Unsupported browser

For a better experience please update your browser to its latest version.

Your browser appears to have cookies disabled. For the best experience of this website, please enable cookies in your browser

We'll assume we have your consent to use cookies, for example so you won't need to log in each time you visit our site.
Learn more

Kevin Rhowbotham's take on 'the blackest of times'

  • Comment

Kevin Rhowbotham's put-down of Modernism, the present-day architectural profession and global capitalism didn't seem to leave much scope for hope, notwithstanding his claim to optimism.

Indeed, his RIBA lecture culminated in a condemnation of the current era as 'the blackest of times', in which 'moral culpability has been all but disposed of ', and 'one must remain silent in the face of a perverting culture'. He urged us to consider 'am I independent?' or just 'part of the crowd?' in a 'post-Christian world without direction'.

His emphasis on the moral dimension gives an interesting parallel to that of the Modern Movement, which he dismissed as a 'one-dimensional urban vision' based around the paradigms of 'machinism' and 'bourgeois mores', or 'authoritarianism conflated with liberal sectarianism'. In the deification of the machine, the 'heroic avant-garde saw an opportunity for self-advancement through a disconcerting aesthetic'. But in terms of real invention the movement had little to offer other than the 'free plan . . . which avoids social specificity'. Even Le Corbusier's tabula rasa vision for the city is described as mere 'picturesque formalism'.

Rhowbotham says it was 'not the inventive genius of a section of bourgeois society' that led to the fragmentation of the Neo-Classical city, but the economic forces of Fordist mass-production.

It seems hardly necessary to point out that solutions to the 'ills of the city'must be 'first economic and cultural - ie political', but, says Rhowbotham, this is 'the point where the profession has always disconnected itself '. Indeed, 'any urbanism facing structural alterations to the economy will always be excluded from the inner circle'.

He follows the standard line of thought on globalization being 'the precursor of global monoculturalism' (a view that is now contested by some anthropologists, such as Daniel Miller). But, like Virilio, he focuses on communications and the concept of 'speed' as the key factors in this process of commodification, and examines their impact on the production of space itself and, more specifically, the nature of architectural practice. In the post-Fordist economy, the use of technological communications is essential for profitability and to let architects cater for many taste markets simultaneously. But the result of this practice is hyper-spatiality, or brand-space, which in turn produces a 'soap-opera everydayness'.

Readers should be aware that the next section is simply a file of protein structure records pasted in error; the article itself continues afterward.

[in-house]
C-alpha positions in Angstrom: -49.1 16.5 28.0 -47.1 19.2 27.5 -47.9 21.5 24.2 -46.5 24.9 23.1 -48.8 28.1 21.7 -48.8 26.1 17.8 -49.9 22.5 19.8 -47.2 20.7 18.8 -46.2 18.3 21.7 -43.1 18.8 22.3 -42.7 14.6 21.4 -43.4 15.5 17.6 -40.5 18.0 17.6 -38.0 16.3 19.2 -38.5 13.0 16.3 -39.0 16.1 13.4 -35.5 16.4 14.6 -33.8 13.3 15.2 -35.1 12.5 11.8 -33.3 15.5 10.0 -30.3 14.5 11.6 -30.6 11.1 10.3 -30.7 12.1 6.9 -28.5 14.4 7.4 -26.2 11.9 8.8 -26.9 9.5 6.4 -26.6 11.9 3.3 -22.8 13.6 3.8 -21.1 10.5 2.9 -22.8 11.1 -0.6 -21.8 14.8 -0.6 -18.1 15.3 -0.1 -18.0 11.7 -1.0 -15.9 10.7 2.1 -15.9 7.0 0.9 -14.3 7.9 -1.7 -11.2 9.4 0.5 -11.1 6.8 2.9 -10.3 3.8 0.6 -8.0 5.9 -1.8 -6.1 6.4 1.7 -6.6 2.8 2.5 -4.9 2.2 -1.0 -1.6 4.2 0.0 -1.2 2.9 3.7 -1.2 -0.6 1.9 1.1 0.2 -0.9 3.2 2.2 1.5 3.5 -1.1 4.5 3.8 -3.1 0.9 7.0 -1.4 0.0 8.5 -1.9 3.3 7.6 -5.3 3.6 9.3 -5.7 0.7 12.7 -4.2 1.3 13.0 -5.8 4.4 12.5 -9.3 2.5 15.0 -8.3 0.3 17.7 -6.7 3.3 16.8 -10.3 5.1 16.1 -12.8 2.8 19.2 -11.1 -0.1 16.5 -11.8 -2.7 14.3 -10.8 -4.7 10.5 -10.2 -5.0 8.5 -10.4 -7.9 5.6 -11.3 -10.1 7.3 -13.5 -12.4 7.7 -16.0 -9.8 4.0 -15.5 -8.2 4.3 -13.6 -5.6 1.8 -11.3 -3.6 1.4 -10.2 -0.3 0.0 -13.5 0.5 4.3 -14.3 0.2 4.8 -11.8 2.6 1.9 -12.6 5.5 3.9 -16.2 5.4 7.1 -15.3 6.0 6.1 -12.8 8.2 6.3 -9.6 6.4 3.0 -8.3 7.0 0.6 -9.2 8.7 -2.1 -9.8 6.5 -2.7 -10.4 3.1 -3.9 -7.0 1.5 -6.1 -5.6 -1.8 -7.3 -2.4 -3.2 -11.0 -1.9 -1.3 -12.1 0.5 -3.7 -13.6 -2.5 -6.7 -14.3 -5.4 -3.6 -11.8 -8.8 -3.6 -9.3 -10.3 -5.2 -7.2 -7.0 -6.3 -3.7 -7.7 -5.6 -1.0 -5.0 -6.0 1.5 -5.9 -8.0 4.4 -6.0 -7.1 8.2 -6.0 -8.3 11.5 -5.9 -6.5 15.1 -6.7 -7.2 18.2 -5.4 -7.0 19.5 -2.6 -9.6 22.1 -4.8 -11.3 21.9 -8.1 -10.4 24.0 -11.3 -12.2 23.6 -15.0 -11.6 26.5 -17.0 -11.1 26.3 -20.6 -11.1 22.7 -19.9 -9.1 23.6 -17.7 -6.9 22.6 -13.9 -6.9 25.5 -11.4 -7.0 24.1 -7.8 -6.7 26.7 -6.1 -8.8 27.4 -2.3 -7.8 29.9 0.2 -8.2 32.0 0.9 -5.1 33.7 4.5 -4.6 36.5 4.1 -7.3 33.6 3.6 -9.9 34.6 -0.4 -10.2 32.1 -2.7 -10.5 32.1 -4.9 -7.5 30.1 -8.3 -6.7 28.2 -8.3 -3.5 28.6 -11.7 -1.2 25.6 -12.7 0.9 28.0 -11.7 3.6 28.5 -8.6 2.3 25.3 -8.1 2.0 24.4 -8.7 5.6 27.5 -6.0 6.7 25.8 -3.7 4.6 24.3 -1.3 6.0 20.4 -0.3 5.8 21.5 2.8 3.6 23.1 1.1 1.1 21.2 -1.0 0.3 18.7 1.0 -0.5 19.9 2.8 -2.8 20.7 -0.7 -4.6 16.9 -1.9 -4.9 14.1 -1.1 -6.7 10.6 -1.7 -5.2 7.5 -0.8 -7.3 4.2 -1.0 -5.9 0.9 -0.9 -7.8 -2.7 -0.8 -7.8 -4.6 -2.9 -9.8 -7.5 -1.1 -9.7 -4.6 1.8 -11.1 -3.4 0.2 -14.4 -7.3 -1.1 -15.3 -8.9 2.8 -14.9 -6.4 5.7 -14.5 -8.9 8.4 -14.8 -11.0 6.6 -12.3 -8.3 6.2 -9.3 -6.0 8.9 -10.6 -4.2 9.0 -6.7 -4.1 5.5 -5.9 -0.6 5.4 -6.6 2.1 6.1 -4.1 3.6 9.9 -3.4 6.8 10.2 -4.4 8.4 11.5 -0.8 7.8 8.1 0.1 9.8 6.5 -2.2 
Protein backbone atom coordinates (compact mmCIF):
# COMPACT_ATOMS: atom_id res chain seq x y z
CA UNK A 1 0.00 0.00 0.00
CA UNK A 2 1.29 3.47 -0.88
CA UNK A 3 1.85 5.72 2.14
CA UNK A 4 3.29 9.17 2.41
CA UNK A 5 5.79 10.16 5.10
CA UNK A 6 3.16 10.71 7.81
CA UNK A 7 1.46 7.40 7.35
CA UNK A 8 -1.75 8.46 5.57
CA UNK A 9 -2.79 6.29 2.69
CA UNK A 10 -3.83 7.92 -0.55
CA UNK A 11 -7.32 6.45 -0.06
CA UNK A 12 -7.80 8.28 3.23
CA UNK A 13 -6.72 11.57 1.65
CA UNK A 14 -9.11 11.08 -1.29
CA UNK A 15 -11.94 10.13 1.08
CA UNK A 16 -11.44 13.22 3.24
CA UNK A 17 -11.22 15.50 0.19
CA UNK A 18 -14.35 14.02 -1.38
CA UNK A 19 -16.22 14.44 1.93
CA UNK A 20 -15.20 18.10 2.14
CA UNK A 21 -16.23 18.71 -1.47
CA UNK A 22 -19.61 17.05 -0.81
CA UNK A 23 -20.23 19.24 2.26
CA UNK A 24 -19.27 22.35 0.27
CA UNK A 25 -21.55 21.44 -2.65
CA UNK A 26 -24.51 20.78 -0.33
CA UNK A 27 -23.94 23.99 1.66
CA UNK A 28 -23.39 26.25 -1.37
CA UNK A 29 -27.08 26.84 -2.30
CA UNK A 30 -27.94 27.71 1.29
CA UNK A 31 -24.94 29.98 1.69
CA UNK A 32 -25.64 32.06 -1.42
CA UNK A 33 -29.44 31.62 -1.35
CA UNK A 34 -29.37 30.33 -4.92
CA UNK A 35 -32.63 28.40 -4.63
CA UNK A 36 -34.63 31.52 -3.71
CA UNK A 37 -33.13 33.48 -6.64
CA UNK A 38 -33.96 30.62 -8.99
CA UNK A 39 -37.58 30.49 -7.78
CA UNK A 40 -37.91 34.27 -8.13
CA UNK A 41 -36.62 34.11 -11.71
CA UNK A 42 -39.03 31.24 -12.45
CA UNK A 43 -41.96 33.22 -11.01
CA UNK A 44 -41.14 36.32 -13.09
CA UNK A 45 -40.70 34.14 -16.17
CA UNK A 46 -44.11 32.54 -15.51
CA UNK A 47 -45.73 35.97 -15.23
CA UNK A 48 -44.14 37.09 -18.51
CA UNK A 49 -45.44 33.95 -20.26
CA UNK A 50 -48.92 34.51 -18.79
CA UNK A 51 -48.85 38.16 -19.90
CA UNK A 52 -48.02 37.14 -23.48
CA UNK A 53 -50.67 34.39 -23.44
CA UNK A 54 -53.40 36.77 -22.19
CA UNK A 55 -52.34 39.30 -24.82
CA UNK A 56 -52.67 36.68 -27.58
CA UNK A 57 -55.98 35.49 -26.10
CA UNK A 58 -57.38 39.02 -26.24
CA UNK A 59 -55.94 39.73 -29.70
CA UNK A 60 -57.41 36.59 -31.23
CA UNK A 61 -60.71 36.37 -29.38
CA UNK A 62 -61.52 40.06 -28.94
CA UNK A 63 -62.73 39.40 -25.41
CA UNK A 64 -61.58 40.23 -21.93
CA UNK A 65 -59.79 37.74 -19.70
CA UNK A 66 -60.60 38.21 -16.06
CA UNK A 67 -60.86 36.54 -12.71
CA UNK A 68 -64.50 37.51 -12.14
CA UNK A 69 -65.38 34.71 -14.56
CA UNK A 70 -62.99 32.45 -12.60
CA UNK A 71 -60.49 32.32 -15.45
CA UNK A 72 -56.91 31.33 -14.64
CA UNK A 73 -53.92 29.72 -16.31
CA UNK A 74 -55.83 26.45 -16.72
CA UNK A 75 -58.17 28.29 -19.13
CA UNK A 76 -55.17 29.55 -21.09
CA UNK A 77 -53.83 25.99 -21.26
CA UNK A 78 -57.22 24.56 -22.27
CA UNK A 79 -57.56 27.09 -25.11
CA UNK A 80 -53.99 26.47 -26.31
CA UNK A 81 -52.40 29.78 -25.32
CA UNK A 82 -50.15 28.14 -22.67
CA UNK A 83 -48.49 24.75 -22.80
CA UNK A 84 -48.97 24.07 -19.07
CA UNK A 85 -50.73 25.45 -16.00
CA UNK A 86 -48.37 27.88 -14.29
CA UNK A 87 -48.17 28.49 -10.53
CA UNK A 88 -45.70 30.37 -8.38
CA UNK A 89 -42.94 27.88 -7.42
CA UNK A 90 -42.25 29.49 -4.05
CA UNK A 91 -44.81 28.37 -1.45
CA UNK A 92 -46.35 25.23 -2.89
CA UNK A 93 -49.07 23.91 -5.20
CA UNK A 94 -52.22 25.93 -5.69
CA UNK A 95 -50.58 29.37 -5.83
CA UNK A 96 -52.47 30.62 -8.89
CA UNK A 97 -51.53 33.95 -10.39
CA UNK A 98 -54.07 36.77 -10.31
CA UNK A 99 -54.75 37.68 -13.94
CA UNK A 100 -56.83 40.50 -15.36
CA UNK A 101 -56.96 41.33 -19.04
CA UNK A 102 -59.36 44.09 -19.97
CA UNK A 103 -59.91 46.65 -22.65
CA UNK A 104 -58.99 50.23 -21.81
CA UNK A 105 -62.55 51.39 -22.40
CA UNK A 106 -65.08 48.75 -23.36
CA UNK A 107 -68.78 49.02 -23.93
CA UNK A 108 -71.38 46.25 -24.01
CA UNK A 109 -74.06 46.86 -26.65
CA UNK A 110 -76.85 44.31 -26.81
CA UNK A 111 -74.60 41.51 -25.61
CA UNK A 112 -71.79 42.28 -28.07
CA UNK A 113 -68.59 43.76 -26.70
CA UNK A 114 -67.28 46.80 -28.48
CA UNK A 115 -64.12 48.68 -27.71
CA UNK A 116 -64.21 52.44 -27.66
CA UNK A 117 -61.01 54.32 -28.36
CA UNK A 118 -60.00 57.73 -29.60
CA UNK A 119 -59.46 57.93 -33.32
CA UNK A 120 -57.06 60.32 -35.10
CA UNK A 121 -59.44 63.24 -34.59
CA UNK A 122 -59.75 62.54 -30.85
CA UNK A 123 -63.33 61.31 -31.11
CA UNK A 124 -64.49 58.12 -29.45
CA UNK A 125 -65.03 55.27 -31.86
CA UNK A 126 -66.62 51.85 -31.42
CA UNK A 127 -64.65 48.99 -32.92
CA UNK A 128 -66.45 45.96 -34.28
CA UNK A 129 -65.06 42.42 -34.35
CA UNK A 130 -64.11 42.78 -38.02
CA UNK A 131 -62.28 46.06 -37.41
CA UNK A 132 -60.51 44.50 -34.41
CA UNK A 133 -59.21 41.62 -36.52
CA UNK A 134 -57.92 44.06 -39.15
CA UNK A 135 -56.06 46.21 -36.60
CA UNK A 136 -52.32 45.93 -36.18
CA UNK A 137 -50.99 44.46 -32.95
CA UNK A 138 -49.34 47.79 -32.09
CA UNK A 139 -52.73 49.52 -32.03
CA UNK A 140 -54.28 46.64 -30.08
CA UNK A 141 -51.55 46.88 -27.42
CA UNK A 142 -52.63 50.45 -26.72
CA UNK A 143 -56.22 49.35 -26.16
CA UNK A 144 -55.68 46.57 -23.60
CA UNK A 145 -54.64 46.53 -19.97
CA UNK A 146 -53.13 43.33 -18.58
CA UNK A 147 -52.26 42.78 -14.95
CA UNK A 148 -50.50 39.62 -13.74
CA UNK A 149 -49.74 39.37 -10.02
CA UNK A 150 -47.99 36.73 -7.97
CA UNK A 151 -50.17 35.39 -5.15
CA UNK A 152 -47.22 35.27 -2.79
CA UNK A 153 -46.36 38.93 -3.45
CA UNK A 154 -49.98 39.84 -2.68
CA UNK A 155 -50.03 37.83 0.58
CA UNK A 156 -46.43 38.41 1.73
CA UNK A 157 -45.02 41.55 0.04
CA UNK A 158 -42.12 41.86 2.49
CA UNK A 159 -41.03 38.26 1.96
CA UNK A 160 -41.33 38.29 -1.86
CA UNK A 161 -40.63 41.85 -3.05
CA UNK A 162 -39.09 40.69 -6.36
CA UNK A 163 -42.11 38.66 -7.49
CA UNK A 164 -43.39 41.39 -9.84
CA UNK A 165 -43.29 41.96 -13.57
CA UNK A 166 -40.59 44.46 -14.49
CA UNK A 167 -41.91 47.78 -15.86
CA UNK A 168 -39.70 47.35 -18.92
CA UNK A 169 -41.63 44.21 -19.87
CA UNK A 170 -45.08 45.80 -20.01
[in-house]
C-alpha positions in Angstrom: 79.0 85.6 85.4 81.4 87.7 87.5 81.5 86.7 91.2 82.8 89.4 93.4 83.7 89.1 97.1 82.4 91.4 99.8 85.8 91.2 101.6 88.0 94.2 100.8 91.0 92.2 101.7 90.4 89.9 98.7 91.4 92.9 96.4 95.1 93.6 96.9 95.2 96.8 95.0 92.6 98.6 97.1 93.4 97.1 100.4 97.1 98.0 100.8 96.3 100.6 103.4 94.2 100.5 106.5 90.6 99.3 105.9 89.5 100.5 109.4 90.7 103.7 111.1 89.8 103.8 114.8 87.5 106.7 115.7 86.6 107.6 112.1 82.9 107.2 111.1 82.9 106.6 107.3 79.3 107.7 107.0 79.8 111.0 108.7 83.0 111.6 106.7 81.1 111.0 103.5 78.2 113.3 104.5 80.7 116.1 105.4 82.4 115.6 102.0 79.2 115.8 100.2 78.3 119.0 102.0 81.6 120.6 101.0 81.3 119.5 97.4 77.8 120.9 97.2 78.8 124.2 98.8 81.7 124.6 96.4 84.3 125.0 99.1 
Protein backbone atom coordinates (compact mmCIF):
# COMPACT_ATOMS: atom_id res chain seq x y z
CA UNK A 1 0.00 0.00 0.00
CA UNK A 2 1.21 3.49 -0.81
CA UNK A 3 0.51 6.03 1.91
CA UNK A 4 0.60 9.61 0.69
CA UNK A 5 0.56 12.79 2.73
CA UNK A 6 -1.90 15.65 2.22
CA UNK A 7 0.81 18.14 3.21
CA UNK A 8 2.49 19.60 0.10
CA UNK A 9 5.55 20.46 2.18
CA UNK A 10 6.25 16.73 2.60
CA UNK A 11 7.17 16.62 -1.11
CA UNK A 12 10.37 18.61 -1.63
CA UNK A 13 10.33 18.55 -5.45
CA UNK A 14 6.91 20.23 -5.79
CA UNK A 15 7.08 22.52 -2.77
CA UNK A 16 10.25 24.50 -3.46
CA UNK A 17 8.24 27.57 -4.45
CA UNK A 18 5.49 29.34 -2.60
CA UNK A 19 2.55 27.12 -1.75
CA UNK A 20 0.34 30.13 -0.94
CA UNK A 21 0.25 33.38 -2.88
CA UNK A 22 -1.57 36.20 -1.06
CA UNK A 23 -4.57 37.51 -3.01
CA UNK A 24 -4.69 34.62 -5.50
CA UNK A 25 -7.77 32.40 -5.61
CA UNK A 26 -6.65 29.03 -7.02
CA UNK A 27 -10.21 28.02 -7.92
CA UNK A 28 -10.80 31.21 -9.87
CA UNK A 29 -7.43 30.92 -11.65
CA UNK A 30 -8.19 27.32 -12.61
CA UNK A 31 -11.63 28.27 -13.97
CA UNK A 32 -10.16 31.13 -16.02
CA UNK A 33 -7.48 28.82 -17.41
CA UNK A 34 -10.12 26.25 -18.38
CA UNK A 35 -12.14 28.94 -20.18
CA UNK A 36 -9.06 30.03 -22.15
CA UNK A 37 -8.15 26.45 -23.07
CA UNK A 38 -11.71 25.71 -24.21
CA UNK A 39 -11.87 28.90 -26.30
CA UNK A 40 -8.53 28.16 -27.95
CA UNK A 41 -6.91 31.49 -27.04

While cities 'traditionally resisted penetration at the perimeter', they now try to 'encourage fluid communications.' The hyper-city, then, is characterised by the concept of a 'continuous and extendable floorplate', where 'topography and landscape [is] the primary spatial paradigm', and 'different programmatic types' can be accommodated simultaneously, without separation. Such a city is divorced from geographic context by the global network, rendering the problem for urbanism 'no longer physical but virtual.'

Kevin Rhowbotham's lecture, 'Forget the Masterplan: the Emergence of the Branded Tele-visual City', was part of the RIBA's 'City Constructs' series.

vital statistics

Visitor numbers have risen by 40 per cent since the opening of Foster and Partners'Great Court, says the British Museum.

Property has been the best-performing asset class in the past three years, according to the Investment Property Databank. Returns on property averaged 12.2 per cent compared with 9.8 per cent from equities and 9.6 per cent from gilts.

The water in Venice laps 23cm higher than it did 100 years ago, says The Art Newspaper. St Mark's Square flooded about nine times a year in those days; it has flooded more than 40 times since last September.

Floorspace under construction in the City of London fell from 400,000m 2in June 2000 to 360,000m 2inJanuary 2001, according to Drivers Jonas' City Crane Survey.

The biggest fan of the London Eye is 89-year-old Emma Drake. She has been on it 33 times so far.

  • Comment

Have your say

You must sign in to make a comment

Please remember that the submission of any material is governed by our Terms and Conditions and by submitting material you confirm your agreement to these Terms and Conditions.

Links may be included in your comments but HTML is not permitted.

Related Jobs

AJ Jobs